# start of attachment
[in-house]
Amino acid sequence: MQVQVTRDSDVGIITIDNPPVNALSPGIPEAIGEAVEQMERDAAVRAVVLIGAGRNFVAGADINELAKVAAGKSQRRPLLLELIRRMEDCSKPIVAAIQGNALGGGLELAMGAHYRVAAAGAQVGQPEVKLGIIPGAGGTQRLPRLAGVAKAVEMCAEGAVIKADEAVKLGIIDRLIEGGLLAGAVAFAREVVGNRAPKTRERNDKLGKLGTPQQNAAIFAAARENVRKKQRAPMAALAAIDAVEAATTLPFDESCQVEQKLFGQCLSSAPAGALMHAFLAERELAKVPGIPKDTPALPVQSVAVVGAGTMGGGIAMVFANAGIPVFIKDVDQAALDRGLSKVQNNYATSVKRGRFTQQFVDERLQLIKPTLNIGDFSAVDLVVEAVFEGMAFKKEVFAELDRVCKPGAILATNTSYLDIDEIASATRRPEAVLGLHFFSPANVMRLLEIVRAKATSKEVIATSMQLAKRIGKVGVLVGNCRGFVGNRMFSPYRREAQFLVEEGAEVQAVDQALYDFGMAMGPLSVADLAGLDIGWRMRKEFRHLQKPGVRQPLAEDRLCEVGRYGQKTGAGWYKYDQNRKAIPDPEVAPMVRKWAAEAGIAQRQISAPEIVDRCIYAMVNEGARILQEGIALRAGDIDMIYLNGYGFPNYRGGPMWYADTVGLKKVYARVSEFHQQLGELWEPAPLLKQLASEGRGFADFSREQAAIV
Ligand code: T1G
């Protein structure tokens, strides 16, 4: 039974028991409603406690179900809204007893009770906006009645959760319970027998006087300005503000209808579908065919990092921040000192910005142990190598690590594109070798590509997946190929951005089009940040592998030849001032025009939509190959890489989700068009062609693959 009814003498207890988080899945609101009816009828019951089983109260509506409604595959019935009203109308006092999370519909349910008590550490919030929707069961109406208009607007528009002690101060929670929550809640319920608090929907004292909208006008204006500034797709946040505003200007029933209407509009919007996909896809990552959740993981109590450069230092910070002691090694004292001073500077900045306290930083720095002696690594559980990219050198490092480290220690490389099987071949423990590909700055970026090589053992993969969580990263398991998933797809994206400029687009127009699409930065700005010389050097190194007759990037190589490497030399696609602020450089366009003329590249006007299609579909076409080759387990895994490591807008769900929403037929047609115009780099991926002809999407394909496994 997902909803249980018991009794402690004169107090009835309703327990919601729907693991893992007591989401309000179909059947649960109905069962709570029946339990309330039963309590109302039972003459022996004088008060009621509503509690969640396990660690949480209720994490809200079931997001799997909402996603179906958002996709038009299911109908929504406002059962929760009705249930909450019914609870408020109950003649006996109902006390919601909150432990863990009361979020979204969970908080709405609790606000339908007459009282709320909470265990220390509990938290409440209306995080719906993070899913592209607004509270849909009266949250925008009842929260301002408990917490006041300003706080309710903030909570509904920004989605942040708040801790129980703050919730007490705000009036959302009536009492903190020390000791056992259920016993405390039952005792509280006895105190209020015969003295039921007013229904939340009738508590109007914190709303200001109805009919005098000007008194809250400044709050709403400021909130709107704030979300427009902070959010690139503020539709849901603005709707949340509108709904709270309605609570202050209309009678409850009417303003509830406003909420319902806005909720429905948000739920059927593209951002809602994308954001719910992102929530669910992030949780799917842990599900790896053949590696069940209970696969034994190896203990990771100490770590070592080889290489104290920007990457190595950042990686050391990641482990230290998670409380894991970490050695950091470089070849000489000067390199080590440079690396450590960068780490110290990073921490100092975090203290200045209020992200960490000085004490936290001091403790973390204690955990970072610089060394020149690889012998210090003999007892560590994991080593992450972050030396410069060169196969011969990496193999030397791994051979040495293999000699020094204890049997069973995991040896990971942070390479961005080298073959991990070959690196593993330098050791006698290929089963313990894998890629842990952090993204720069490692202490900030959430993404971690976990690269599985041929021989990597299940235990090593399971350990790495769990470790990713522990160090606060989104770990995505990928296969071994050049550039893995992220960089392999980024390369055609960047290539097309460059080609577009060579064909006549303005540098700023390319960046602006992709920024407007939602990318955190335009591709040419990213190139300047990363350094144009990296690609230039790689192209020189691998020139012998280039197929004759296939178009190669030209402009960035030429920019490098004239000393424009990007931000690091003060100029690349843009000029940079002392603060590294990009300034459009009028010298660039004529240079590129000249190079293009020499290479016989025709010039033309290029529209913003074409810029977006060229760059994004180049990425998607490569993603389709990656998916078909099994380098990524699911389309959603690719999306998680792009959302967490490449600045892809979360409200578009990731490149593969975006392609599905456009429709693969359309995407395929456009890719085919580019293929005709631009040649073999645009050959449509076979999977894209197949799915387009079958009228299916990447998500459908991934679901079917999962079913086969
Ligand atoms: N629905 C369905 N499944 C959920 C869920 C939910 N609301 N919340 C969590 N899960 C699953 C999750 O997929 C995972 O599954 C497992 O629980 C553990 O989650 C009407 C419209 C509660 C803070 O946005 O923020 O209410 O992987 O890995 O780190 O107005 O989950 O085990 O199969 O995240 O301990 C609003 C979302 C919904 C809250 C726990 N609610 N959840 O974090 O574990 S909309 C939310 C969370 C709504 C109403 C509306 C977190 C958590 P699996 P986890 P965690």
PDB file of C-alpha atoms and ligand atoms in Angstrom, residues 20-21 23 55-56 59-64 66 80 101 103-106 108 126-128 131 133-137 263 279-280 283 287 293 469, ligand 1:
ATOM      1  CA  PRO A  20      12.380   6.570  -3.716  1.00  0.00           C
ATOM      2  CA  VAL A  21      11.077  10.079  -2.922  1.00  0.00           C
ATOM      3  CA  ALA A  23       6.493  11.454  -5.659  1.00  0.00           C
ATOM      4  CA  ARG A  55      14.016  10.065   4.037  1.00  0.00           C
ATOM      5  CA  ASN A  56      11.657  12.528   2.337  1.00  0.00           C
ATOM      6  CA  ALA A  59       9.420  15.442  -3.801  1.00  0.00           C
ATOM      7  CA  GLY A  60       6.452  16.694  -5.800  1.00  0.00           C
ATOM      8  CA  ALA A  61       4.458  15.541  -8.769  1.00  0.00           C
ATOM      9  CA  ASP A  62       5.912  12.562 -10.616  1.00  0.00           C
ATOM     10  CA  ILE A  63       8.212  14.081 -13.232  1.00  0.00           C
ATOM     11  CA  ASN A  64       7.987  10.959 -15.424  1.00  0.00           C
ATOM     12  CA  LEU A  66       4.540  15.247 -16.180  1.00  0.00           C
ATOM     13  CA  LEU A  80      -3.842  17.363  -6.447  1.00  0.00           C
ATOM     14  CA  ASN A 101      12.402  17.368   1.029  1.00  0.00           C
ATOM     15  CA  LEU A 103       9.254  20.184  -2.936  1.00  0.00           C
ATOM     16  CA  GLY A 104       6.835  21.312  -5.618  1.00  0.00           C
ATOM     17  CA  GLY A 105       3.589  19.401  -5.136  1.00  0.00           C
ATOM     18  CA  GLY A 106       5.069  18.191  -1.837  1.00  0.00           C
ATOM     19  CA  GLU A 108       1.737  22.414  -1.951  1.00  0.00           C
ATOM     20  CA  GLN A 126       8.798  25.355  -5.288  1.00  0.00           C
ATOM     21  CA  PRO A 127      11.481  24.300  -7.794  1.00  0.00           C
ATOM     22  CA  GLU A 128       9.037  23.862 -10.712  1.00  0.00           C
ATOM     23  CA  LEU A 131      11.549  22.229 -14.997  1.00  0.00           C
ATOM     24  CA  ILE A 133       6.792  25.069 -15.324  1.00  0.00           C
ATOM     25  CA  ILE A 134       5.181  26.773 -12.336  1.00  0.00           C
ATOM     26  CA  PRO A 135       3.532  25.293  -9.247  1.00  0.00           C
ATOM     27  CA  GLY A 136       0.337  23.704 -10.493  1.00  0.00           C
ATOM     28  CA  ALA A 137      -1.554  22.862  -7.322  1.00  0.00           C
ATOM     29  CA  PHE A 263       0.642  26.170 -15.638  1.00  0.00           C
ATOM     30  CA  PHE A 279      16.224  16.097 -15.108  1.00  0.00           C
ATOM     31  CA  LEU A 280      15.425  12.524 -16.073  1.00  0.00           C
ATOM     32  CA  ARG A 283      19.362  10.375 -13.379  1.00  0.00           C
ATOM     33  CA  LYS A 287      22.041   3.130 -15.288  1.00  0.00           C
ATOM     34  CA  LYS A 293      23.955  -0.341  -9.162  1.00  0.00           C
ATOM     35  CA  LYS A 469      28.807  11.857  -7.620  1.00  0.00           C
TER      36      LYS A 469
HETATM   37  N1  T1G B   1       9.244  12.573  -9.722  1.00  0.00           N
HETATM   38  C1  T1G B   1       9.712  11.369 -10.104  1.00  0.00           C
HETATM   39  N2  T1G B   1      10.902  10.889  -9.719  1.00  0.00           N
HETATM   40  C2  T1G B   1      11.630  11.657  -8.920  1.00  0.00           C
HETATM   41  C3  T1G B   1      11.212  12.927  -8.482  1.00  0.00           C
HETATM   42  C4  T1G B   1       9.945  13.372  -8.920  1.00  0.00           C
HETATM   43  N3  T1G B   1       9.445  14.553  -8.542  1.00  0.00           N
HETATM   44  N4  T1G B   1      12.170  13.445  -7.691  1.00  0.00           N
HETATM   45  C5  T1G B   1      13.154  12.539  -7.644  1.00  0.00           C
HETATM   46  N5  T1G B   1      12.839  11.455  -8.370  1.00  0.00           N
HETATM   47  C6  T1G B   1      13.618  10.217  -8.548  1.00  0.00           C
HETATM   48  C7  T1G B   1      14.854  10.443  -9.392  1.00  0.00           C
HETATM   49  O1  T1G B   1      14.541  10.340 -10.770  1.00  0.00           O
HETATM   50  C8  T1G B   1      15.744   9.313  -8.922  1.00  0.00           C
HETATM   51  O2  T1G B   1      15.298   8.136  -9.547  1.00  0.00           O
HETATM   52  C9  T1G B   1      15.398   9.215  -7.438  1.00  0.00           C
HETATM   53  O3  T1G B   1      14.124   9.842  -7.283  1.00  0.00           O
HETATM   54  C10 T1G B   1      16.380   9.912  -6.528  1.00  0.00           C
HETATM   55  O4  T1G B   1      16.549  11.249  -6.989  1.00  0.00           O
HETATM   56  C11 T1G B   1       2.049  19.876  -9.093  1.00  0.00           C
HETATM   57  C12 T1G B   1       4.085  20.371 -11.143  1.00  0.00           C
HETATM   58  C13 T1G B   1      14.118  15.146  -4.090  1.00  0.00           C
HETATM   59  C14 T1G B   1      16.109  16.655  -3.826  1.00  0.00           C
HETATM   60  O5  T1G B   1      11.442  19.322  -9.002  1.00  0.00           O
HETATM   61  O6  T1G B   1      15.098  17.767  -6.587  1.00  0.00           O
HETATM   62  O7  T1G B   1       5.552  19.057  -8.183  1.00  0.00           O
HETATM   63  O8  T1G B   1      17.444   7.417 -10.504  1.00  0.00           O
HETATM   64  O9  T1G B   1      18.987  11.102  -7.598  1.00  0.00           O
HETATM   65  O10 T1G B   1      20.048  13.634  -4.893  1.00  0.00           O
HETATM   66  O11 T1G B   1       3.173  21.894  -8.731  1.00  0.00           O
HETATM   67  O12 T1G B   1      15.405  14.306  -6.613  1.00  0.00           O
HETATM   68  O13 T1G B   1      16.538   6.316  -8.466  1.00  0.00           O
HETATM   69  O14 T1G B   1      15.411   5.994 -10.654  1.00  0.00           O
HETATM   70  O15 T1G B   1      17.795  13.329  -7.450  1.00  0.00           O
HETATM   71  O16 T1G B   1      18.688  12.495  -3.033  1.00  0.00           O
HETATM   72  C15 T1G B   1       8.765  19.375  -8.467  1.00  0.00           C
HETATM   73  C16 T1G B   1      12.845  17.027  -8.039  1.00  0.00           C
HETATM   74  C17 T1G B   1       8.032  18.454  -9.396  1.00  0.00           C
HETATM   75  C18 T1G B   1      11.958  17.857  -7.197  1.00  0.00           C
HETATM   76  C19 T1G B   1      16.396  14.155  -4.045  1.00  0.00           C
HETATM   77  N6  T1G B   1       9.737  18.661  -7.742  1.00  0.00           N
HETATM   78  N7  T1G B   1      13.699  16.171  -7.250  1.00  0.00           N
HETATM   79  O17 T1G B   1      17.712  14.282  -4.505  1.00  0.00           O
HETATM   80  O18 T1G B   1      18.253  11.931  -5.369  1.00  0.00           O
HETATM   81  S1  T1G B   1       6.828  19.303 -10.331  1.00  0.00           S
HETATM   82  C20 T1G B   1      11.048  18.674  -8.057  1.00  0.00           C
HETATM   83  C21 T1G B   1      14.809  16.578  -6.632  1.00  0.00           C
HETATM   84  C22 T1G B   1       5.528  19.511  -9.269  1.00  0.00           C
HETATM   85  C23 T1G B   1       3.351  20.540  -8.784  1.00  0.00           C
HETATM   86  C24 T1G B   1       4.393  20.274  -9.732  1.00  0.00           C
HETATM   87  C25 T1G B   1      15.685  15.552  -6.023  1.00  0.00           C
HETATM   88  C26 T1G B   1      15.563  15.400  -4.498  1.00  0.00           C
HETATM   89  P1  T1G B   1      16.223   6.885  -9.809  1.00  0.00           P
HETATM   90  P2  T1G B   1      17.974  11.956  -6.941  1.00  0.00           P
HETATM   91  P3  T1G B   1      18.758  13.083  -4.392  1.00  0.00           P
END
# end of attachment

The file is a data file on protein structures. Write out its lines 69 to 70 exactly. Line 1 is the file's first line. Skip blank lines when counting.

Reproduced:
HETATM   63  O8  T1G B   1      17.444   7.417 -10.504  1.00  0.00           O
HETATM   64  O9  T1G B   1      18.987  11.102  -7.598  1.00  0.00           O